Wise-use provides for today and tomorrow….or would you still want to keep ‘robbing the resources from third-world countries?  (those that advocate preserving and protecting our forests are some of the worst environmental degraders of world resources yet known…. the not-in-my-back-yard syndrome should have been outgrown by the end of the third grade). Instead we should be utilizing wood – and trees and showing other countries how to do the same…. it is after all the only renewable resource we have…..and yet 3/4 of the world population uses it to heat their dwellings and cook over it….Does this begin to get through to some of you elitists, self indulgent, eco-centric know nothings?

Unless we help the rest of the world climb out of their poverty, you are only prolonging it.  And unless we utilize our forests and it’s resources, you are only destroying it and the habitat for it’s wildlife…. the Great Spirit, God or whatever you want to call him, had a plan for us and that is why he provided everything we need to survive and thrive here for us. Our problem seems to be understanding what to do with his gifts… is only you who are confused. 

Reply: Thanks Mike for an excellent post. It is good to have comments from someone with your vast experience in observing and photographing our forests. How sad that every year more and more of the beauty that Mike depicts in his striking photographs is gone…destroyed by fire. Mike’s website,, has articles, as well as,  beautiful forest pictures.

Oneofmanyfeathers, South Carolina

When you say thinning, just how far is this to be carried out?  Do we want a forest one could drive or ride through?  Dead trees and under brush do fuel forest fires raising their temperatures to a killing inferno, but how did it get to be so different now than in the forest of times past?  It use to be that fires would burn till they burned themselves out.  No one need worry then because no million dollar resorts or homes were in the way.

I feel that mankind is to blame.  Not only here in America, but world wide.  Had not so many forests been destroyed by clear cutting in the name of progress, we’d have more room for mother [earth] to do her work.  But instead, we have boxed in areas, called them parks, and let them become ticking tender box time bombs.  So now when a fire burns out of control, what is left of the forest?

Yes it will take many years for it to re-grow again, but now that there’s not much forest to go around anymore, if you will, we can now see what years of mankind’s blind greed has done. Has anything been learned from all the years of taking and not giving back?  I think not, for this continues at an alarming rate world wide. Well at least where there’s trees.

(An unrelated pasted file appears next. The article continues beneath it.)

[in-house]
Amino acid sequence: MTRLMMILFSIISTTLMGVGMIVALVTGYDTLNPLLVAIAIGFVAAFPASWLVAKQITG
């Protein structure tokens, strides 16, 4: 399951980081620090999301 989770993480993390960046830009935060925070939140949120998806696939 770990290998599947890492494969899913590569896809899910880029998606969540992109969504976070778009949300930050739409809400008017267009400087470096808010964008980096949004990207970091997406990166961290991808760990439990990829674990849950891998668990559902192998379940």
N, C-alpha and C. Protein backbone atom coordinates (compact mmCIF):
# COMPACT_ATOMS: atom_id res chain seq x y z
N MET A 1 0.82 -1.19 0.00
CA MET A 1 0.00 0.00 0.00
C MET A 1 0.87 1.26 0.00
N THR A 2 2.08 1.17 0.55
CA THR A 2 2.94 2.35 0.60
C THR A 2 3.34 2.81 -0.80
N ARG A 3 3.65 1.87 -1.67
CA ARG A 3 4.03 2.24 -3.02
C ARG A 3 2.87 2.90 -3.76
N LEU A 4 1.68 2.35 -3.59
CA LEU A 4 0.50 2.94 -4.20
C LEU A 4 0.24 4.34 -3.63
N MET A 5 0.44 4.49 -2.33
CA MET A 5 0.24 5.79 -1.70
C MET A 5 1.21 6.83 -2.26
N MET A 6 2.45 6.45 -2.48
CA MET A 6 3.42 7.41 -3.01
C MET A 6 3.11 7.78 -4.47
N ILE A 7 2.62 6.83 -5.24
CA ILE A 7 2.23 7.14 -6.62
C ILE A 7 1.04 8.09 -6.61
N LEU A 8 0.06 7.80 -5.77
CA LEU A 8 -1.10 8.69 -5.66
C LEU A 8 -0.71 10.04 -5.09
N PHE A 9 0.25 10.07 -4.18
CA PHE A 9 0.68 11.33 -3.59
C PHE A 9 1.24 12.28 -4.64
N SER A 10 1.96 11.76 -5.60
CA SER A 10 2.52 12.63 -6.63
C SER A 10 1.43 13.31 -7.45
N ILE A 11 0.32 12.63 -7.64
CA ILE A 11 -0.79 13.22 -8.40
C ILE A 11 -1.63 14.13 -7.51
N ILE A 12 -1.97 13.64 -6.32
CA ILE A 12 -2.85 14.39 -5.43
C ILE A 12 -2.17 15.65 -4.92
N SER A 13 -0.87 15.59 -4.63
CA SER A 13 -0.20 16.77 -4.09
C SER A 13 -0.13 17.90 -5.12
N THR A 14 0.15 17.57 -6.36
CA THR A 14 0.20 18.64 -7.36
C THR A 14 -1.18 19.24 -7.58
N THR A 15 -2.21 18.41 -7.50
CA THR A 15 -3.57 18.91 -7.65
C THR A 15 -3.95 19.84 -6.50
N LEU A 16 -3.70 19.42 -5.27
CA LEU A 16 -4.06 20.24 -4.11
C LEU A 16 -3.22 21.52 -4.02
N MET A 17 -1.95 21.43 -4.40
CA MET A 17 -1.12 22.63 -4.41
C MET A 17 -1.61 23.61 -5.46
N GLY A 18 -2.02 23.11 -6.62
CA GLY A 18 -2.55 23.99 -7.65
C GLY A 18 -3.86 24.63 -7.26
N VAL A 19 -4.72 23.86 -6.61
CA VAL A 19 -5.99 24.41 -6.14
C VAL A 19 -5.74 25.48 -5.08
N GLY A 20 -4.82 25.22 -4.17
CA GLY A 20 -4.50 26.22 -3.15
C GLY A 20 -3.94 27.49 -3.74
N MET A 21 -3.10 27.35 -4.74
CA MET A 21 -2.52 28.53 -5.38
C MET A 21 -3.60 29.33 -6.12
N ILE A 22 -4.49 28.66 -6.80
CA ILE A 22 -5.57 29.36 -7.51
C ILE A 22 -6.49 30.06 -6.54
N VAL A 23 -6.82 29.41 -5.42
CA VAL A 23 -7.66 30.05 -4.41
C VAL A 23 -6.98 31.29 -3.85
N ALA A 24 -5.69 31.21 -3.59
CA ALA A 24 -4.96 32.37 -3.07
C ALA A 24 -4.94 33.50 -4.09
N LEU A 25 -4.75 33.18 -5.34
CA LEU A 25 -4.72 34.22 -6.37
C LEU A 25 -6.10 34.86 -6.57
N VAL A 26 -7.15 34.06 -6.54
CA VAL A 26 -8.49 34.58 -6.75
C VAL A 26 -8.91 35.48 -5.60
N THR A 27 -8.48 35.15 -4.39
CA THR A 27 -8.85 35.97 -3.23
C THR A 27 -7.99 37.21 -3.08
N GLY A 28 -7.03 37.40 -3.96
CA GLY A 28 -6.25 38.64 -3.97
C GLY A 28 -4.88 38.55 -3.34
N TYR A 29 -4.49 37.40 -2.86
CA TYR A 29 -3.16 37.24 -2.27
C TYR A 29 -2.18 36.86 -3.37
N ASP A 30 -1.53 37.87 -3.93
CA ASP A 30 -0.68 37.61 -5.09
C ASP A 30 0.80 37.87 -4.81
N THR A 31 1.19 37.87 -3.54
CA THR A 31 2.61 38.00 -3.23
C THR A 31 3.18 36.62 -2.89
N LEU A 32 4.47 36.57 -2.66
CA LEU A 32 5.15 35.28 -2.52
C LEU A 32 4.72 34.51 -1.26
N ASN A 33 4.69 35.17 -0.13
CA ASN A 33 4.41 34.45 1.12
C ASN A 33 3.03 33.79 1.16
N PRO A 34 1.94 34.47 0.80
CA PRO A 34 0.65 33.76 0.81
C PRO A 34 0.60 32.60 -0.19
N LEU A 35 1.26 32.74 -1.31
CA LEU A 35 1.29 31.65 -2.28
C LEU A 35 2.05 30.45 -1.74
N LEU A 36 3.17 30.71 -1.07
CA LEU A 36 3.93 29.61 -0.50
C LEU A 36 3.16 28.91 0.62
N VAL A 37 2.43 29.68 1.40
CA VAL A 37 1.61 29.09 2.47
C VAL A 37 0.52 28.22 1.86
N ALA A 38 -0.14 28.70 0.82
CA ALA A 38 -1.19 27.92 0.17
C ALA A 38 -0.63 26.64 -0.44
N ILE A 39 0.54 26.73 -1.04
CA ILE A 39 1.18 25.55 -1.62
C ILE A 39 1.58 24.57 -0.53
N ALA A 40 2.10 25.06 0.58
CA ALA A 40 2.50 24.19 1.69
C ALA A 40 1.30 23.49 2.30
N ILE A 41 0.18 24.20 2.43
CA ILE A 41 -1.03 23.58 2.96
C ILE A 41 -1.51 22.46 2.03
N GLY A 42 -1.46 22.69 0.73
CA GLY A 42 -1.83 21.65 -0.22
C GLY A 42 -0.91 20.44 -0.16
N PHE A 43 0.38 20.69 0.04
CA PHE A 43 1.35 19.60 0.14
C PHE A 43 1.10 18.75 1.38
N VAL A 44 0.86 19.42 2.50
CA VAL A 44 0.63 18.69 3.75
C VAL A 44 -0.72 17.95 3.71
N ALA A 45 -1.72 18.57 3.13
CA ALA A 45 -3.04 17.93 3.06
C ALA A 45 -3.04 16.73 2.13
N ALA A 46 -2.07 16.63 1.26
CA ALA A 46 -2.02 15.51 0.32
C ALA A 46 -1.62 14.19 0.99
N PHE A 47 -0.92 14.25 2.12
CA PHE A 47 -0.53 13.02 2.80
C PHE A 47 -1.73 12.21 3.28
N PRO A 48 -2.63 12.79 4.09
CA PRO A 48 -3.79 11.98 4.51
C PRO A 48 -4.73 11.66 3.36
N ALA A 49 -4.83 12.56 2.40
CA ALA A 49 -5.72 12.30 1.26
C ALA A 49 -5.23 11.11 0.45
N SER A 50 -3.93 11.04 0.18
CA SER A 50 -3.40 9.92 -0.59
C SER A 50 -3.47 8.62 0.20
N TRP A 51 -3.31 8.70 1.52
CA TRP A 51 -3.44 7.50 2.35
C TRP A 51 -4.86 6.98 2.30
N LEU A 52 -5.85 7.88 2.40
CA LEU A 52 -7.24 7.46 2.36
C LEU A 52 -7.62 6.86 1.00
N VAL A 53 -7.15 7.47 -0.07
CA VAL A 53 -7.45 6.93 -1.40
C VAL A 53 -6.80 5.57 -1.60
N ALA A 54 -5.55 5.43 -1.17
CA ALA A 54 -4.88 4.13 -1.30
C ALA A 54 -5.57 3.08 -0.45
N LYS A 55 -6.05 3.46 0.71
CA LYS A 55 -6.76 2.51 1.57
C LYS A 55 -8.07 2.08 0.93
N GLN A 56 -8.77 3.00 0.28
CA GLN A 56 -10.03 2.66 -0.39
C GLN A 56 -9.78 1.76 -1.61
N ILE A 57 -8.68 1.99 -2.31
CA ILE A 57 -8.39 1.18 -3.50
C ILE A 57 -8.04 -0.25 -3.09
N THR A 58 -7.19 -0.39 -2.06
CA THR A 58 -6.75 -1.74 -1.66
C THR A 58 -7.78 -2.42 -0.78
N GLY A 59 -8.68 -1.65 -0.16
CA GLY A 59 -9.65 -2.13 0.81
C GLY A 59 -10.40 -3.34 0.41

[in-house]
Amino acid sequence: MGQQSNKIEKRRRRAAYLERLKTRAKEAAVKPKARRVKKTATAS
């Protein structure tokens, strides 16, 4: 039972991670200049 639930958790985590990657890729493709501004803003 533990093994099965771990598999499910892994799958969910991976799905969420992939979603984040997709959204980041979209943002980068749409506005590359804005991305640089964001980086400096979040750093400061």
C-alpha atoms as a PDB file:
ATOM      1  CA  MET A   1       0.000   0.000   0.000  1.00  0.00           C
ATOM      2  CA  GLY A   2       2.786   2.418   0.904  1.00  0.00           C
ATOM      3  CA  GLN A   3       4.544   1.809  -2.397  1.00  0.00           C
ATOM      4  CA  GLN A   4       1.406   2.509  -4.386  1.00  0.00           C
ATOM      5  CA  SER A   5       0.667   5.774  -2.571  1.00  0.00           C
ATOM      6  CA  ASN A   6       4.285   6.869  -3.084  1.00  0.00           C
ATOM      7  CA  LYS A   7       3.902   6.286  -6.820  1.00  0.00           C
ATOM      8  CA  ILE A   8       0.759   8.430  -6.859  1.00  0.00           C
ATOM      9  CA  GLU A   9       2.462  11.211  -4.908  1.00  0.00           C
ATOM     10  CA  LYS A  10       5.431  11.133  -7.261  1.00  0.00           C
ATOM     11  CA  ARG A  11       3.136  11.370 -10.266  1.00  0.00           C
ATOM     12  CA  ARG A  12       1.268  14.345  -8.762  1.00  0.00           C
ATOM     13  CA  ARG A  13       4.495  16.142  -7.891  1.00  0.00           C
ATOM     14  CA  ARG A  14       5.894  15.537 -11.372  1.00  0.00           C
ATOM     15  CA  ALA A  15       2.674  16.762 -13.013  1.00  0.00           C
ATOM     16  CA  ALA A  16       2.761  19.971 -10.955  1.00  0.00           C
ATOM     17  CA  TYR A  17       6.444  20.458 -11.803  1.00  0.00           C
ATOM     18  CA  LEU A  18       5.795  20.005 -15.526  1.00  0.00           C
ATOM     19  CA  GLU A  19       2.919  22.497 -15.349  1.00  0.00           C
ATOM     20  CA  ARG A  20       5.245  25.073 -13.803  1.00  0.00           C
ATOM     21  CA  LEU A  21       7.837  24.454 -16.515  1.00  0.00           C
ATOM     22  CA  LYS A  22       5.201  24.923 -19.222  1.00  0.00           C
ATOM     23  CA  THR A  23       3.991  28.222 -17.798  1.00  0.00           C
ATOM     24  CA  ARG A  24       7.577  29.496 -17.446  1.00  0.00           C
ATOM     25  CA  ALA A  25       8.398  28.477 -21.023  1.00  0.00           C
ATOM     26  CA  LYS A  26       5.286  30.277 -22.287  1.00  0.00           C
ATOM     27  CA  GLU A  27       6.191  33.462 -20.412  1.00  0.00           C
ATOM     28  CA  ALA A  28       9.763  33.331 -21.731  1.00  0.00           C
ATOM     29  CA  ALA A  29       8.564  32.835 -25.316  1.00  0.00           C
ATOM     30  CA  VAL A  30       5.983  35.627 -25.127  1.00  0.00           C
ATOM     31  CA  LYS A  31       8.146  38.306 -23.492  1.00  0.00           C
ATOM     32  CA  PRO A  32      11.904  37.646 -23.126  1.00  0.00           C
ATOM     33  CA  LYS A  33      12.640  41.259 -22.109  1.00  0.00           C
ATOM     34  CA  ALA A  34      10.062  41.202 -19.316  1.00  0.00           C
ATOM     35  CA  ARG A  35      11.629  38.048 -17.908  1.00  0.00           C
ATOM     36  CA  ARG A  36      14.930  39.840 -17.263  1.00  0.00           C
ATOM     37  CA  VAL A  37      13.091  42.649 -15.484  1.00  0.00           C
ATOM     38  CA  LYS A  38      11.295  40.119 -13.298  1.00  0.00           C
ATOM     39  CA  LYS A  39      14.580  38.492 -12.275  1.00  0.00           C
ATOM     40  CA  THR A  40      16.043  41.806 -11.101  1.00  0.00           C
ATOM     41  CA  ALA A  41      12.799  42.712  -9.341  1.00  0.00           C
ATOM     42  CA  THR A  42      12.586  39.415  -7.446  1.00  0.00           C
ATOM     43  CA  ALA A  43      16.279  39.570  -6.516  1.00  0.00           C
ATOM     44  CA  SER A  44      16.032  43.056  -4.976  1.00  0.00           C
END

In some areas used for tree farming, they take out hard woods and replace them with fast growing pines.  In other areas, they’re not replaced at all.  So here we are, 2002, left with a forest that needs to be groomed, if you will, so that it might survive. In my opinion, the forest of today are an endangered species.

I agree, there should be no logging companies or roads [in National Parks and Wilderness Areas]. How do we thin and clean them up? Also where do we stop this process as not to interfere with the wildlife, bugs included?

 We agree that the causes of forest fires cover a broad spectrum, and everyone must share the blame. The last People to live in total harmony with Mother Earth were the nomadic Plains Indians…they built no structures and the marks of their travois trails soon disappeared.

Thinning is a misnomer. What I am referring to is cleaning up areas of the forest floor and the removal of some dead trees. The above picture of downfall is beside a road. There is no reason these areas cannot be cleaned up, and should have been cleaned up by the forest service, which would certainly help from the standpoint of human caused fires.

Until recently, I would have agreed that clear cuts are bad, and still do if it is a whole mountainside. What I am referring to is narrow bands one-fourth to one-half mile wide primarily along the ridgeline of north facing timbered areas. These bands of clear cuts are probably the single most effective means of stopping a forest fire. Within a short time after being clear cut, these areas have newly planted trees growing, grasses, abundant flowers, and are full of game signs. After a bad fire there is nothing but black trees, with possibly some green fireweed. Proper forest management will increase habit for all types of wildlife, whereas hot burning fires destroys it for many years.

Forest fires are a tremendous problem, and I seriously doubt if there is a solution for all the reason you stated and the ones that I have stated. Any attempt to prevent forest fires by cleaning up our forest floors requires new forest management policies. The people that are charged with carrying out these policies, and the ones that will oppose them, is the place to start. If this means changes in some areas of the Environmental Protection Act and the Endangered Species Act, this is fine. Give me the choice of saving the forests, or using these Acts to destroy them, and I choose the forests. Let me use an example of something I said before.  It is this kind of environmentalist opposition to any meaningful forest management that is destroying our forests.

Oregon, federal officials identified the Squires Peak area as a high fire risk in 1996, and began planning a project to thin crowded trees and dense underbrush on 24,000 acres. After six years of analysis and documentation, administrative appeals and two lawsuits, work was allowed to begin on 430 acres of the original 24,000-acre project. When lightning ignited the Squires Peak fire on July 13, 2002, with only a fraction of the area thinned, the fire quickly spread to 2,800 acres. The thinned area was unharmed by the fire. In un-thinned areas, the fire killed most trees, sterilized soils, and destroyed the habitat of threatened spotted owls. The fire cost $2 million to suppress, and $1 million will be needed to rehabilitate the devastated area.